Caregiver Tips for the Stressful Holiday Season

  • November 10, 2017

by Carolyn Chambers, TBI Service Coordinator, Memphis area     

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Thanksgiving through the first week of January is a special time of the year for family gatherings, parties, and holiday celebrations. There can be a great deal of confusion for anyone during the holidays, with the hustle and bustle of preparing for extra company, cooking special meals and wanting to be a good host while trying to enjoy the whole experience. As much as the family may look forward to this time of happy occasions, it can be a particularly stressful and demanding time for caregivers who want to provide the best possible quality of life for a loved one. For some it can be a period of depression when thoughts are more focused on losses and inabilities. Here are some tips to help caregivers enjoy a less stressful Holiday season.

Try to include your loved one in some holiday preparation. Give him or her something to do that is within their abilities and will promote positive self-esteem. Using a journal or calendar to record activities, making out a simple budget and shopping list before going to the bank and mall can help make shopping a fun activity.  

Maintain a sense of familiarity. Go easy on the decorations and don’t rearrange the furniture too much to accommodate Christmas trees. Changing familiar surroundings can lead to confusion, especially for someone with memory problems or physical challenges. Extension cords, fragile decorations, and stacks of presents can be hazards to those with limited mobility.

Try to limit the number of guests in your home at one time and make sure someone is always aware of the whereabouts of your loved one. If s/he tends to wander, there is the possibility this could happen when you think someone else is watching your loved one.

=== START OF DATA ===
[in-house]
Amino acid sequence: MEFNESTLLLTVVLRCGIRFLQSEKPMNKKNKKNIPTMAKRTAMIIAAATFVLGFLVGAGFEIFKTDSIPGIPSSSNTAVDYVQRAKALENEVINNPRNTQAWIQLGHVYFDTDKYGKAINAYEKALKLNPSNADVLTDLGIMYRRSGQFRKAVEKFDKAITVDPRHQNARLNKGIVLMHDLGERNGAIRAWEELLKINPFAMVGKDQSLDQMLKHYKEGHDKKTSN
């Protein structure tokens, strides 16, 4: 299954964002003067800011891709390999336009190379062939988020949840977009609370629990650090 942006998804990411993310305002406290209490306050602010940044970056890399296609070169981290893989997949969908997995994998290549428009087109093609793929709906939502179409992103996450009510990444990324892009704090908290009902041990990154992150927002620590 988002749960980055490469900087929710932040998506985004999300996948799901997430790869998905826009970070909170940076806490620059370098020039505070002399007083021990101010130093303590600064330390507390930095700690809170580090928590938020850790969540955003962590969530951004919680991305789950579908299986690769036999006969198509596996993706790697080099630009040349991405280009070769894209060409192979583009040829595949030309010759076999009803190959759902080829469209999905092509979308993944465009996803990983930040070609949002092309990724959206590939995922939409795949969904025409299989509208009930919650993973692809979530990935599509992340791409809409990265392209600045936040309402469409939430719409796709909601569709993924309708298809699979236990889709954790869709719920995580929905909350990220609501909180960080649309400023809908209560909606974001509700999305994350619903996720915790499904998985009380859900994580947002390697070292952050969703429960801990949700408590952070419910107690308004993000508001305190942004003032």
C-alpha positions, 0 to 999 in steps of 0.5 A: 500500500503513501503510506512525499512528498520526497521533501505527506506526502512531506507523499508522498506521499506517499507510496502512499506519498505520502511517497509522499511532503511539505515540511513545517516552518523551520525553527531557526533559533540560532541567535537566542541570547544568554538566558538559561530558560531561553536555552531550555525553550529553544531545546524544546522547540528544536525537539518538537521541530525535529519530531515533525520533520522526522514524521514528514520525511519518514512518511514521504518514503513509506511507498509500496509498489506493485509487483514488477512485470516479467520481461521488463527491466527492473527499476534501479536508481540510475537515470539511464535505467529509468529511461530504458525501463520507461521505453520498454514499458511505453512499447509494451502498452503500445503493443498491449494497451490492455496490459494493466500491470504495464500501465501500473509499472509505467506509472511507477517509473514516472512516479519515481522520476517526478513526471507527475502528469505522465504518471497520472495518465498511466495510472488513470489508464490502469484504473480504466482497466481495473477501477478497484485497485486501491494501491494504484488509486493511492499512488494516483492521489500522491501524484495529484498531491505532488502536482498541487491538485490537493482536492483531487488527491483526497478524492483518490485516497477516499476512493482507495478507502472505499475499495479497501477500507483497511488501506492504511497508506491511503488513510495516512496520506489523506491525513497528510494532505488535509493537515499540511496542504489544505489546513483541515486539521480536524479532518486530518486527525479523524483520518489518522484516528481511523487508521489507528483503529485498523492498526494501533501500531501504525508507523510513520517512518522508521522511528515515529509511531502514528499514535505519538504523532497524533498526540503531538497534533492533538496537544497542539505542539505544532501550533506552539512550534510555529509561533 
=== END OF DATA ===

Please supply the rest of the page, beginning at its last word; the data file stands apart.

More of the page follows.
Plan rest periods. Don’t forget that increased activity during the holidays may be more fatiguing than usual so plan rest periods accordingly. This is very important when cognition and behavior are problems. Fatigue often increases confusion that can result in an outburst or other kinds of unpleasant behaviors.  

Prepare in advance. Avoid crowded places, loud noises, and exposure to bright flashing lights, particularly laser holiday lighting displays, to help minimize cognitive/behavioral issues that are problematic and might possibly trigger seizures.  

Be flexible. Parties, holiday family dinners, and open house gatherings are often scheduled at times that do not coincide with routine mealtimes and may present a problem for those whose mealtimes are more rigidly structured. It may be necessary to provide snacks, make adjustments to the time prescription medications are taken and help with monitoring to avoid overeating and to avoid alcohol consumption that may alter the effectiveness of prescription medications and/or increase the risk for seizures.  

Ask for help! Families with unrelieved caregiving responsibilities may be unable to attend functions as in the past and in some cases refuse invitations for fear of embarrassing social skills lapses on the part of their loved one. Don’t try to take on all the responsibilities of caring for your loved one and preparing for the holidays. Asking a neighbor or other relative to stay with your loved one for a few hours while you get some shopping done can make a huge difference between an enjoyable and a stressed-out holiday.  

Take time for yourself. Spend an hour in a bubble bath, read a book, go to a movie or meet friends for lunch.  Do something that you enjoy, and have fun. Keep your level of expectations realistic and allow extended family and friends to spend time with the loved one you are caring for. That is something special in itself. The holidays are about fun and enjoyment, so make sure you allow for a good measure of both. 

 

This article was originally published from the Tennessee Traumatic Brain Injury (TBI) Network. Get more information about the Tennessee Traumatic Brain Injury (TBI) Program.